After one sees enough of these high-level doorknobs, the sort of Williamsburg-Greenpoint landlord hardware-store knobs are as sad as the colored paper on a lampshade, worn cambric next to a potato pot. Like a lover or a President who says he will always be there, strong and protecting, they mean well, but in the end they are too hollow, too weak—and in the case of the doorknobs, may even come off in one’s hand.

“Come on—doorknobs are very low on most architects’ considerations,” said Maria Elena Fanna of PorterFanna Architects in Dumbo. “Well, except Frank Lloyd Wright.” (It was Mr. Wright, and before him members of the Arts and Crafts movement, who deeply believed in realizing the perfection of a building’s design through lavish attention to every minute detail.) “Architects usually have a company they’ve worked with forever,” Ms. Fanna added; her high-end mass-produced favorites are Sugatsune (Japanese), Hafele (Swiss) and Fusital (Italian). “The lever, to me, that’s the only doorknob you should use,” she said. “Because there are no knobs where I grew up in Northern Italy—only levers. Whenever I have a knob rather than a lever, I would slam the door. You’re supposed to accompany a door as it closes. Whenever I have a lever, I accompany it.”

The National Association of Home Builders reports that “as the baby-boom generation ages, more home buyers will prefer the easier-to-use levers.” Good for moving faster in motorized chairs. And mothers holding babies can lean with their elbow as they crash through to get to yoga class, mommy class, the noodle bar and wherever else people go these days.

Back to Mr. Theophile, who was rummaging in a duffel bag: He had just come back with antique knobs (“for new ideas”) from a trip to England and Italy, and also a visit to Kathmandu, where he first traveled in 1987, after graduating from Harvard and the School of Architecture at the Massachusetts Institute of Technology and restoring historic Boston houses with their dreary zoning laws. In Nepal, he lived in a five-story apartment with yellow silk pillows in a house in the courtyard across from the 17th-century royal Patan Palace, where, in the evening, the sun sets hot-red against icy-white Himalayas, paying $100 a month, he said, and working at preserving the forever-crumbling stone, wood and metal carvings of dragons, lotus leaves, elephants and Buddhas. Until the crown prince of the country massacred 10 members of the royal family in 2001 and then killed himself. “All of a sudden, everything closed down in Nepal,” Mr. Theophile said. “All tourism ended; the Maoist insurrections were growing. I had to find a new strategy.” Thus: doorknobs.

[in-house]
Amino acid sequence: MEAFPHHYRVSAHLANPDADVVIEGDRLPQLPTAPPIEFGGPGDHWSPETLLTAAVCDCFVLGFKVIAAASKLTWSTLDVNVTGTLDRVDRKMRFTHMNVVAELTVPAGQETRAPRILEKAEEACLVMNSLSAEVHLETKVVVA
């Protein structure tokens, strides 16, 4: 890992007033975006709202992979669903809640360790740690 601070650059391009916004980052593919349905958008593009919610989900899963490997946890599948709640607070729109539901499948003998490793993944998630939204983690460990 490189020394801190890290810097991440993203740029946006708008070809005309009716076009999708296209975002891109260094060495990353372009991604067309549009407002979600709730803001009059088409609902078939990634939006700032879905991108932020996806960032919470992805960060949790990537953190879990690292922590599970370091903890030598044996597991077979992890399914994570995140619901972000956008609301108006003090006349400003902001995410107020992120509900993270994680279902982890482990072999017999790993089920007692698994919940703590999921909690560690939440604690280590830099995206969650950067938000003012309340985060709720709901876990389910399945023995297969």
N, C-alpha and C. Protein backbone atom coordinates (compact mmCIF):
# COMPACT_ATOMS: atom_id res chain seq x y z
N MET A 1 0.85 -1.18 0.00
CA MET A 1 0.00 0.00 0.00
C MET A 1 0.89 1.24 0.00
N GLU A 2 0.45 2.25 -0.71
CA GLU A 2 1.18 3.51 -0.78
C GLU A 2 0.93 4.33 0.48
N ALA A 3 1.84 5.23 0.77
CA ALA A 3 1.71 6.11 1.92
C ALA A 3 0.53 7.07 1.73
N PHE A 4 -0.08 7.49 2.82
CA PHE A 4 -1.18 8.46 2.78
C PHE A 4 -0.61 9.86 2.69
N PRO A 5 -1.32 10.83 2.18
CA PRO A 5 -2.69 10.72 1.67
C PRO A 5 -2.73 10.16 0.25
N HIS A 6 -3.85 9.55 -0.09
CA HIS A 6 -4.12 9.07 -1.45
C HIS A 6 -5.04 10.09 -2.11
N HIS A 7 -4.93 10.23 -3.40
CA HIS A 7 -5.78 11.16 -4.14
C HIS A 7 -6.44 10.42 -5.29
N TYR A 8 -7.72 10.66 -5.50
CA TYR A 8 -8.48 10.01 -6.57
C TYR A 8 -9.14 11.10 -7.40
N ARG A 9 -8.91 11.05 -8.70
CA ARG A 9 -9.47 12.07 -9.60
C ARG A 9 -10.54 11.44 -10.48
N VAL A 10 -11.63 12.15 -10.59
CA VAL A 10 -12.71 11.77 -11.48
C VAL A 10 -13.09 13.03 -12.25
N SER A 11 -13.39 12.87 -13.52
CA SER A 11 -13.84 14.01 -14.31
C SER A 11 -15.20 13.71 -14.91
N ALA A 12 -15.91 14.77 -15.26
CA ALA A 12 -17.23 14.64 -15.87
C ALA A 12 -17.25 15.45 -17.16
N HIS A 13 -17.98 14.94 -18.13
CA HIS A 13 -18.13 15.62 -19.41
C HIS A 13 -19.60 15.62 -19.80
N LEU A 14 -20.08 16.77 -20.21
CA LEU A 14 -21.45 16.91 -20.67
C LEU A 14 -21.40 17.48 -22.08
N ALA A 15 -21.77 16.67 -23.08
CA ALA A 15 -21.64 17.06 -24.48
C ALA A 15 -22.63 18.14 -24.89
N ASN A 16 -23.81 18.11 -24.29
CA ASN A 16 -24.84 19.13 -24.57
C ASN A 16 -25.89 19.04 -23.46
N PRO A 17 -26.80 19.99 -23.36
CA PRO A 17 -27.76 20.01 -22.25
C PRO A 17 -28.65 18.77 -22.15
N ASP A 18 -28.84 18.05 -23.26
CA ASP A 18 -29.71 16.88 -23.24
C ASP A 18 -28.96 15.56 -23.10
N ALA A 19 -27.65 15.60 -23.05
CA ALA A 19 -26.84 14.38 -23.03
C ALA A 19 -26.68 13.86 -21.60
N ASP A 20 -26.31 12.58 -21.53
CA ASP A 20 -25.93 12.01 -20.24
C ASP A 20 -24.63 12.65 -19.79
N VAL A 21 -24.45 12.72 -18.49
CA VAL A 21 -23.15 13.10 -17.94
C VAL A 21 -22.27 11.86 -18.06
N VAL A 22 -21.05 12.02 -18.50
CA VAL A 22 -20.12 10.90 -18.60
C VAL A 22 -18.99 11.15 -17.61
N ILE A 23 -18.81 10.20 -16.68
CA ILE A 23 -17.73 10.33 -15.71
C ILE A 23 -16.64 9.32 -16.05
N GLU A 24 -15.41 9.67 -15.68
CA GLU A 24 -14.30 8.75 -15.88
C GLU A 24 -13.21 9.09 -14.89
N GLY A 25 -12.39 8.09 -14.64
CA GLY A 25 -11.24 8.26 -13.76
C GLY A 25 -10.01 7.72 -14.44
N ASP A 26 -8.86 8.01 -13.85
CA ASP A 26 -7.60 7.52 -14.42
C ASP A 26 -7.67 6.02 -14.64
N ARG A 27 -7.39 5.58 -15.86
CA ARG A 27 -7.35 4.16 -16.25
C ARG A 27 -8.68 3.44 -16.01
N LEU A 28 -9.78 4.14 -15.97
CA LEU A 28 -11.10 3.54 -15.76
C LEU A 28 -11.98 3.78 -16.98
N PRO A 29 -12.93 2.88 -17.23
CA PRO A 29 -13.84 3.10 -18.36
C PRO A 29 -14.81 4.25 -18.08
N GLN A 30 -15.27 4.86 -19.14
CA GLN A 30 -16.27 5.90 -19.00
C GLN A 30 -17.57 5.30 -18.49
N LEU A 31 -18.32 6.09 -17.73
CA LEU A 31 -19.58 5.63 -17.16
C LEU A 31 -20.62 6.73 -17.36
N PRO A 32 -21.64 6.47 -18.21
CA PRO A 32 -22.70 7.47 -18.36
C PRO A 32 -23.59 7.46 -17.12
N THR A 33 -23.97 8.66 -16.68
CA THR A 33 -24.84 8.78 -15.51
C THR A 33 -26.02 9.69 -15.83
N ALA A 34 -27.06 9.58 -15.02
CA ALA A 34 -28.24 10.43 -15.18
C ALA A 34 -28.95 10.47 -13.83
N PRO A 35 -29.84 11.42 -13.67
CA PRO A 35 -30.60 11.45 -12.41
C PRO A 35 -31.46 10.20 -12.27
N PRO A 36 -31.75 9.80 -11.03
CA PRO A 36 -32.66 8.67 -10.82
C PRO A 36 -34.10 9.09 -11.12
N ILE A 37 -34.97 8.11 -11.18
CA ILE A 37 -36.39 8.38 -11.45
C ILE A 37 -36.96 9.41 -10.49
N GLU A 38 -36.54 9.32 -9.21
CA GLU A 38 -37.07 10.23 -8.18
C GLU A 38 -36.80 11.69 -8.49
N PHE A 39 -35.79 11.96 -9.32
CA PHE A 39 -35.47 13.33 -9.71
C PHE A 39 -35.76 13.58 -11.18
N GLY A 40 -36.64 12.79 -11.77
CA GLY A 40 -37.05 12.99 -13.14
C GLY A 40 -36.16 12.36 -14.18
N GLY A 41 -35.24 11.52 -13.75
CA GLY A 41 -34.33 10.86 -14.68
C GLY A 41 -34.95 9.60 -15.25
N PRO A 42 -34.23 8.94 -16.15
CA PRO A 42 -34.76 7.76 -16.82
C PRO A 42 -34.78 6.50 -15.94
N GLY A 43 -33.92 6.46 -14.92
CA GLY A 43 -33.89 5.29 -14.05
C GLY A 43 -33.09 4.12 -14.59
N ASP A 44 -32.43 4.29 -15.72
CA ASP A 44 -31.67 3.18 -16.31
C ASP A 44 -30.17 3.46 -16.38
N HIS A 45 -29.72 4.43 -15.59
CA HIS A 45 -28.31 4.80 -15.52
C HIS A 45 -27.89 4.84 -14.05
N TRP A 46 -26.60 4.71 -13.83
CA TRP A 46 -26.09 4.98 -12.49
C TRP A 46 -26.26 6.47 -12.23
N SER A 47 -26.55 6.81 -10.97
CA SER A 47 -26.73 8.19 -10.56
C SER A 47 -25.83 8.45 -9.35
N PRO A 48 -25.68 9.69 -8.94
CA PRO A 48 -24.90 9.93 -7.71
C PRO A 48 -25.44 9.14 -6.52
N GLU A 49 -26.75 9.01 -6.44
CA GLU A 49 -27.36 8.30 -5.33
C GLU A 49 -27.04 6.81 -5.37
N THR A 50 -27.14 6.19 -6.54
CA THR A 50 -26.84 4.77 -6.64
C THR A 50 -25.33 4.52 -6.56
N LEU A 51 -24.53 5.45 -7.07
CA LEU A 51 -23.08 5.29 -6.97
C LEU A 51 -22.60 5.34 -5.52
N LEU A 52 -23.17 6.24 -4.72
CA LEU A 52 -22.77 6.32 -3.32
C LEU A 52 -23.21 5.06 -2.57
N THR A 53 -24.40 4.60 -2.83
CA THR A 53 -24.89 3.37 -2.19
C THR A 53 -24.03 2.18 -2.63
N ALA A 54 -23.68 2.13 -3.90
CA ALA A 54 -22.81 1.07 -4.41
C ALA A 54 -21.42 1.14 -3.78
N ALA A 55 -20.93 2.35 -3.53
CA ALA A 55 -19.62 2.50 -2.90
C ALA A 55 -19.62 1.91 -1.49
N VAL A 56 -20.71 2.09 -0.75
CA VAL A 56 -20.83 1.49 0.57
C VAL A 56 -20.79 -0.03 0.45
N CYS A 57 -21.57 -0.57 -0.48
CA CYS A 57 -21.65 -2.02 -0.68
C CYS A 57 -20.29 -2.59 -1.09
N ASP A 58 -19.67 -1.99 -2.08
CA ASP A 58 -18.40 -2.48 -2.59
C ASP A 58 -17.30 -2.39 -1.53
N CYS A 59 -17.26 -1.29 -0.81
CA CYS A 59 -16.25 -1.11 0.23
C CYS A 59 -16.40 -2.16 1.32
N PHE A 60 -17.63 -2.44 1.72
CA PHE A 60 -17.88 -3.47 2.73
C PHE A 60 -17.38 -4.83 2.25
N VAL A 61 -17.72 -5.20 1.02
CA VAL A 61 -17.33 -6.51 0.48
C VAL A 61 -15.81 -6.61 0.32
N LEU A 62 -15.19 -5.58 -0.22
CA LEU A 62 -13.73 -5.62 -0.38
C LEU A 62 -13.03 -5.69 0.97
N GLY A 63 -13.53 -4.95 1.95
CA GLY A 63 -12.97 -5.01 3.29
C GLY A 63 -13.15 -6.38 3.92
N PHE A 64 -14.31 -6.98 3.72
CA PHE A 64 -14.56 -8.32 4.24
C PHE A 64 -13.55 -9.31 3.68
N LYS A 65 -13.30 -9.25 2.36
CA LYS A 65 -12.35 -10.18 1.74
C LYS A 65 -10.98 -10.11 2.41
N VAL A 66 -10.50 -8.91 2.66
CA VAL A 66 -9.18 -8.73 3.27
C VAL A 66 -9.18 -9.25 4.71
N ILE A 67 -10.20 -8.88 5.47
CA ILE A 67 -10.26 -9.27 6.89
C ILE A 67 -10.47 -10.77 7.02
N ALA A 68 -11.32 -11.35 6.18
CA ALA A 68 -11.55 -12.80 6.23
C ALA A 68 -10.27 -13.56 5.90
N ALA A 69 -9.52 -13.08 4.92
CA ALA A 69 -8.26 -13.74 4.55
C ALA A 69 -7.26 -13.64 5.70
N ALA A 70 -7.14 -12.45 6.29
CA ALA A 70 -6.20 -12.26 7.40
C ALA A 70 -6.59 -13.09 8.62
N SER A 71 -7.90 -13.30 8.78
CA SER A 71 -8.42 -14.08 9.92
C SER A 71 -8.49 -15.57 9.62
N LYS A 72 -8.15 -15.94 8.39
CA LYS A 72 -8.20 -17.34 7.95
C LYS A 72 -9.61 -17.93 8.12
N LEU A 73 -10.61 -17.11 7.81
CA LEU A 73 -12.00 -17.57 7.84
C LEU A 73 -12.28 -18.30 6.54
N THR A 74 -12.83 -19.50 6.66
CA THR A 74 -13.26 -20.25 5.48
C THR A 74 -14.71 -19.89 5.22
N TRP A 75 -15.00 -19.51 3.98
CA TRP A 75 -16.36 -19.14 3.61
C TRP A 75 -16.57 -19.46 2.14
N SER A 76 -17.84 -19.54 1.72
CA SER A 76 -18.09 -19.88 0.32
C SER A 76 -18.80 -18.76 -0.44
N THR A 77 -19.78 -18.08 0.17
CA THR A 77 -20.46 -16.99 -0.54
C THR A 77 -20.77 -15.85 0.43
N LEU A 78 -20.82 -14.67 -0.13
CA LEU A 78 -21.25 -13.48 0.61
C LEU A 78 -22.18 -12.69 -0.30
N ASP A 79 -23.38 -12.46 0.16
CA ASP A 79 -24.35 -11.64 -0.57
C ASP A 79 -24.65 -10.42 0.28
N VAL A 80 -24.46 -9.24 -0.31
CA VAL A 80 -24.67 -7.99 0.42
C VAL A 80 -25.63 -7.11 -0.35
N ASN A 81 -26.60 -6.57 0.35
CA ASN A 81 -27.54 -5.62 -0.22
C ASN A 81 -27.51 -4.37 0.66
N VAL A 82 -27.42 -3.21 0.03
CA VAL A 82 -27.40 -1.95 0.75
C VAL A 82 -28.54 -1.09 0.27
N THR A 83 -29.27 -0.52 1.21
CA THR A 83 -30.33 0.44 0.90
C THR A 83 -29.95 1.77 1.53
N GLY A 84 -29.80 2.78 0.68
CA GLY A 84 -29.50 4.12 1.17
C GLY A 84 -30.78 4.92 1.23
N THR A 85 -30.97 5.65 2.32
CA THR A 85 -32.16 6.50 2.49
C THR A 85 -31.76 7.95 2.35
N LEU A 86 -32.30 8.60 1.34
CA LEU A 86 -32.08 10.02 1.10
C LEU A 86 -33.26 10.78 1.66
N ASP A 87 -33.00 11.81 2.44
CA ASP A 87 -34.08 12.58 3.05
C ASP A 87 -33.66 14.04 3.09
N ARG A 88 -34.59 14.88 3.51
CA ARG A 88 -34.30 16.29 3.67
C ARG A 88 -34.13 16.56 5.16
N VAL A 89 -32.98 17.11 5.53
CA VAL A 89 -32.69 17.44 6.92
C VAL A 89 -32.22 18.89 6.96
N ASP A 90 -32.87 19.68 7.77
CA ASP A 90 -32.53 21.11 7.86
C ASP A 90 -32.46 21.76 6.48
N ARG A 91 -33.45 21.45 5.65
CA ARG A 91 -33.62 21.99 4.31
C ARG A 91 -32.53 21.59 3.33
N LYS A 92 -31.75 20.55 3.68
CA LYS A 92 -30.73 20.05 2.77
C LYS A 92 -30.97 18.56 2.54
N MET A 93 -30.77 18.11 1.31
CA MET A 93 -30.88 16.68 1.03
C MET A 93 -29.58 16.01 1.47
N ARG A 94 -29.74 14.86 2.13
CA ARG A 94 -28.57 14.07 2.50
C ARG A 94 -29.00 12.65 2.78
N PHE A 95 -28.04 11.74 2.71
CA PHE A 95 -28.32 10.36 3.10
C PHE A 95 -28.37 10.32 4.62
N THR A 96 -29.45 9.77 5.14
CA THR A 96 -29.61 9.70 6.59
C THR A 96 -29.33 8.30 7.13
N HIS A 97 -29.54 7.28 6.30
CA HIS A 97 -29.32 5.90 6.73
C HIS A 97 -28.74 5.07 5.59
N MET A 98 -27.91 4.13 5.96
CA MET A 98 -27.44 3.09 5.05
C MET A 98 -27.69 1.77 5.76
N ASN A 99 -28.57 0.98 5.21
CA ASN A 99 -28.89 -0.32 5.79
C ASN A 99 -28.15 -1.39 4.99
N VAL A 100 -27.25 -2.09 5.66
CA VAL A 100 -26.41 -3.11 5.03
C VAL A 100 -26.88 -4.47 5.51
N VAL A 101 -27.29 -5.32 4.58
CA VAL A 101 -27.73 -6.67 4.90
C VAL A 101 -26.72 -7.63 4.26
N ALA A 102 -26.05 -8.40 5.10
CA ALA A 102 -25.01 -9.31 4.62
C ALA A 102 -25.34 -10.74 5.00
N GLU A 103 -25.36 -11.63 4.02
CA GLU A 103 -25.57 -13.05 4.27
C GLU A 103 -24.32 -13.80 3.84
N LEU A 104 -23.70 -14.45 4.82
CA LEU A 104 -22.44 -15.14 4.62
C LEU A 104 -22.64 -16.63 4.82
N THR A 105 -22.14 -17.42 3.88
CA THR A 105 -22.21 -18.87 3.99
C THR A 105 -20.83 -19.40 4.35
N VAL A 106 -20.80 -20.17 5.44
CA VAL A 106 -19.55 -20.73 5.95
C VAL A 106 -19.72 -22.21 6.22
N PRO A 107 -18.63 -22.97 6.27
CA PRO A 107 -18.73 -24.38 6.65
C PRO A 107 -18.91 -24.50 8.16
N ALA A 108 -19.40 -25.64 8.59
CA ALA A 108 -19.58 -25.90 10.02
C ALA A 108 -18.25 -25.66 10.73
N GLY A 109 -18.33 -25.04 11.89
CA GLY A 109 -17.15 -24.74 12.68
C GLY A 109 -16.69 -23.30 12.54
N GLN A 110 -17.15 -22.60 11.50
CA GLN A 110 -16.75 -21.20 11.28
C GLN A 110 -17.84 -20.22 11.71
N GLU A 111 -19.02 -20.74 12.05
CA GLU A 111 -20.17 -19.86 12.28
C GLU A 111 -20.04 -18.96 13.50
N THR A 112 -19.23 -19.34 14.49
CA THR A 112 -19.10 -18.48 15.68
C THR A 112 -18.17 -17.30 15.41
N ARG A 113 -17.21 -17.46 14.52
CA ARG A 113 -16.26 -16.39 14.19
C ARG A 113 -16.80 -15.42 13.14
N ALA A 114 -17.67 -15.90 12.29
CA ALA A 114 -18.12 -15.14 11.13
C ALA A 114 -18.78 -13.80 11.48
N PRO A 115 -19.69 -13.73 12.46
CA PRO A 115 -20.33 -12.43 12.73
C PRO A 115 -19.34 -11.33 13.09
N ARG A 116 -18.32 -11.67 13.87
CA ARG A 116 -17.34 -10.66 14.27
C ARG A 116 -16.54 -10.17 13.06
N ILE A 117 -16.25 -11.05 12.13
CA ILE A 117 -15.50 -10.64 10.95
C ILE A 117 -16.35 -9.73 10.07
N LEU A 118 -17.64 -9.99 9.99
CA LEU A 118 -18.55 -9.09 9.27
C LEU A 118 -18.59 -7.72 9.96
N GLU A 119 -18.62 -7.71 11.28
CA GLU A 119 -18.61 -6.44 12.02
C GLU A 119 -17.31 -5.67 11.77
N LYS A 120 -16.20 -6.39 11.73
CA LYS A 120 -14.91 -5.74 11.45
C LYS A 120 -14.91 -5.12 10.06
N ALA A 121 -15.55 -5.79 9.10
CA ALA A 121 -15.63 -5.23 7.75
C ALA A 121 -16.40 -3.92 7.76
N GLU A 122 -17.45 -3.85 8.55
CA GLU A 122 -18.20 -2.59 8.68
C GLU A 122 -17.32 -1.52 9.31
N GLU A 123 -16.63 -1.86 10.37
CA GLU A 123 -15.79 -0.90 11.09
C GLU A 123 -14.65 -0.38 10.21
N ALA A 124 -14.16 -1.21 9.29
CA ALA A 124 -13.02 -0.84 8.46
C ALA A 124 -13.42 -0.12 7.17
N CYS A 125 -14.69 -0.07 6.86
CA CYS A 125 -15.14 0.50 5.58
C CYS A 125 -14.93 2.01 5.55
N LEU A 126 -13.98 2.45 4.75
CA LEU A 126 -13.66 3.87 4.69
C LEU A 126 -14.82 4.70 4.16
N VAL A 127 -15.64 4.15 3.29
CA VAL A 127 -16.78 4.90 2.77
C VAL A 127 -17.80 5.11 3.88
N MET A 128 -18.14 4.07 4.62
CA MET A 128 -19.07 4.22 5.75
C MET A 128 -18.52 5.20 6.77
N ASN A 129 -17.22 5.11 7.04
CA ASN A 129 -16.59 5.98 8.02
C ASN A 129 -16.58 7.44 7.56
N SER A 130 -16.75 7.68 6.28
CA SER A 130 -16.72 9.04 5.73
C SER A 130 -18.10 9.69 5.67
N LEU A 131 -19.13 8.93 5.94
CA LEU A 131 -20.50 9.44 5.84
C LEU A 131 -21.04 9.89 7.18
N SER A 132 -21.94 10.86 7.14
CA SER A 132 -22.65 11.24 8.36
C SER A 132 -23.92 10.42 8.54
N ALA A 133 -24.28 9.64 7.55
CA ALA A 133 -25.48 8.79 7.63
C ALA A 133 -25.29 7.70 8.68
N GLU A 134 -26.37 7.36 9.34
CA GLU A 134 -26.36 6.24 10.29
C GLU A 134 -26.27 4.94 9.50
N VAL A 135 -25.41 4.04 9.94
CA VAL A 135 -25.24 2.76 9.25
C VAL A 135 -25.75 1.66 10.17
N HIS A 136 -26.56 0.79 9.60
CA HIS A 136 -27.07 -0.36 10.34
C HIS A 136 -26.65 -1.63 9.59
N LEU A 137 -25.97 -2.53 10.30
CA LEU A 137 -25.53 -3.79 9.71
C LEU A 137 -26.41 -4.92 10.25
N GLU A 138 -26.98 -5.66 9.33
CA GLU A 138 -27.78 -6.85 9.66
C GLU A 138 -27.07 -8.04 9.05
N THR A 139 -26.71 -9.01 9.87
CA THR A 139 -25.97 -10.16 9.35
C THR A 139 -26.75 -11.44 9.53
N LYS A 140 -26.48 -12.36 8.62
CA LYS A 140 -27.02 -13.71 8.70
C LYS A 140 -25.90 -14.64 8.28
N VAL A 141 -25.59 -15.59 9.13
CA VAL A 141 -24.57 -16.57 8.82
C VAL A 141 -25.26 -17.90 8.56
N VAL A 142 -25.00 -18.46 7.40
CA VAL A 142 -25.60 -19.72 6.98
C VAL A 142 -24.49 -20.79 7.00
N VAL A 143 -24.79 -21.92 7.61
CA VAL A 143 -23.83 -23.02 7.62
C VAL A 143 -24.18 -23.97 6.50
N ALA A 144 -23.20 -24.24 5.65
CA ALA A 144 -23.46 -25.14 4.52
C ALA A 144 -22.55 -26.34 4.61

It wasn’t exactly like an exiled surgeon becoming a street-sweeper. Mr. Theophile just happened to have come from a family that has made doorknobs for the well-to-do since 1882, in a medieval-looking Jugendstil building on a cobblestone square outside of Hamburg. Though his grandfather retired in the 1960’s, closing the business, Mr. Theophile, with his father in Michigan, has revived H. Theophile. The Kathmandu years of working with premier metal smiths trained in a 1,000-year-old tradition of creating for India’s maharajas and Tibetan high llamas were good training for the choosy New York elite.

By contrast, Mr. Theophile explained the medievalism of Nepal, where his restoration work goes on, and its locks. “They have very sophisticated exteriors, but very primitive interiors—just corridors of rooms,” he said. “Their door fixtures and locks are basically medieval appliqué pieces, like an old barn will have a hasp and a padlock. Everything is surface; earliest hardware was all surface-mounted. By the time of the Renaissance, people were thinking of integration, getting locks in the surface of a door. All the doors I worked on in Buddhist temples and monasteries—the opening is a minor feature. The framing of the door is more important than the lock. All the doorways are low, forcing you to humble yourself.”

Knobs for the Snobs